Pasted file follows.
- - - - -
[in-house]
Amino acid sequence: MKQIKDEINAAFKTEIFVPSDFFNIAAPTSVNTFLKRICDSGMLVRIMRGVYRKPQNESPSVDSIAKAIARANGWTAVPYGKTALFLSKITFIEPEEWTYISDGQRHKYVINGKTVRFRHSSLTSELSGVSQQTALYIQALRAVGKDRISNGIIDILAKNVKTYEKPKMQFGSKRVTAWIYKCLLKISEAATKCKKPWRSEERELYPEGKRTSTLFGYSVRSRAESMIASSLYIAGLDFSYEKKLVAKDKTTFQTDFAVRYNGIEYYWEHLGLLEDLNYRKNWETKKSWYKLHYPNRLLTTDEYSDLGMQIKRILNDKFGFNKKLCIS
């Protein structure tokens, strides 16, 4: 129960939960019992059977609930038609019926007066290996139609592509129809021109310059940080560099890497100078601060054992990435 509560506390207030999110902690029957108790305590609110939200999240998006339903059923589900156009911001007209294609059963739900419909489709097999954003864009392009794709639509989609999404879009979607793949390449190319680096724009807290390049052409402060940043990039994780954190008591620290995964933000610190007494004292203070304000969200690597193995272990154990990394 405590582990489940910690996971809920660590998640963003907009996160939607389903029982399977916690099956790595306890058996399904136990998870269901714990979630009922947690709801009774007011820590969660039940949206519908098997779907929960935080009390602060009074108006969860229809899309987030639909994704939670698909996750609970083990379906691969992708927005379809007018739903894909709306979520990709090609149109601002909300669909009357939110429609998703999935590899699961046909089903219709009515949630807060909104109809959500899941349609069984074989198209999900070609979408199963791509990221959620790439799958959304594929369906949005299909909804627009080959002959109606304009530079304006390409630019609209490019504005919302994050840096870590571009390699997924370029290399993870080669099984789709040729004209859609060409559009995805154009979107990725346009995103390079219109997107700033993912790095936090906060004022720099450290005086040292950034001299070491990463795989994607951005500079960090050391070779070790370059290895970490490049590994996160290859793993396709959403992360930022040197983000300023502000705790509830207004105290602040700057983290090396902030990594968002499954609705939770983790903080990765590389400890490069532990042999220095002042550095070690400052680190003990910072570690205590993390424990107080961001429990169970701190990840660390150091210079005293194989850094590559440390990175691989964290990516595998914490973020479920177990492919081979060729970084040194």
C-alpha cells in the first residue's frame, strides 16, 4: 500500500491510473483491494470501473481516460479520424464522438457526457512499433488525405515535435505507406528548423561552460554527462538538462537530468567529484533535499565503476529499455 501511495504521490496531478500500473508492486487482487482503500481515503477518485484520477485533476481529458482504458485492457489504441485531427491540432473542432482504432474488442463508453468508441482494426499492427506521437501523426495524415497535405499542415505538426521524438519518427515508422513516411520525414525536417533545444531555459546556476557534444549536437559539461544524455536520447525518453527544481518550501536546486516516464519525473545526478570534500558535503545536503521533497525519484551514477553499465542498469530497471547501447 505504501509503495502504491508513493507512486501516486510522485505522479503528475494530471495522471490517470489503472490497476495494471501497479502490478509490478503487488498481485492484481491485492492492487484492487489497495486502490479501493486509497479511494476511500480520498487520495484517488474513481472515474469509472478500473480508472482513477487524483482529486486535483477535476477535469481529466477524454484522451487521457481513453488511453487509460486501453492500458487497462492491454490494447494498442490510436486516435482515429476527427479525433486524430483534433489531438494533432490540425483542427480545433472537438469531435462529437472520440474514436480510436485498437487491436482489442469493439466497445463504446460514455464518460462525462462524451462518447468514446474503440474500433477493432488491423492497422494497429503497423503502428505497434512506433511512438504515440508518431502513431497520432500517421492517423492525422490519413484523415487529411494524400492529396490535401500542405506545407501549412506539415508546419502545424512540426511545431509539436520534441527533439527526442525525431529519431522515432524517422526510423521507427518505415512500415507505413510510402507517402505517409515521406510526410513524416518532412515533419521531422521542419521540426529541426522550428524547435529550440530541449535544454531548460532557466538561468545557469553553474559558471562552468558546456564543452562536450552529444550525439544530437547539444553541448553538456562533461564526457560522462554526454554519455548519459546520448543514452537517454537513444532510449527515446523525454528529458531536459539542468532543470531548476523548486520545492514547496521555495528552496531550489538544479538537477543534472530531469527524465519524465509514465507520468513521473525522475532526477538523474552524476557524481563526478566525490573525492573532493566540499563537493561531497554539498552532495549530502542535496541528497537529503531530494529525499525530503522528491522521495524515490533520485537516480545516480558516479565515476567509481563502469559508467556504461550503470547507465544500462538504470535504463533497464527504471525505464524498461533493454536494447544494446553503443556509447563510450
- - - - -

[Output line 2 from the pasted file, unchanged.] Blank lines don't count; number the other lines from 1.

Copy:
Amino acid sequence: MKQIKDEINAAFKTEIFVPSDFFNIAAPTSVNTFLKRICDSGMLVRIMRGVYRKPQNESPSVDSIAKAIARANGWTAVPYGKTALFLSKITFIEPEEWTYISDGQRHKYVINGKTVRFRHSSLTSELSGVSQQTALYIQALRAVGKDRISNGIIDILAKNVKTYEKPKMQFGSKRVTAWIYKCLLKISEAATKCKKPWRSEERELYPEGKRTSTLFGYSVRSRAESMIASSLYIAGLDFSYEKKLVAKDKTTFQTDFAVRYNGIEYYWEHLGLLEDLNYRKNWETKKSWYKLHYPNRLLTTDEYSDLGMQIKRILNDKFGFNKKLCIS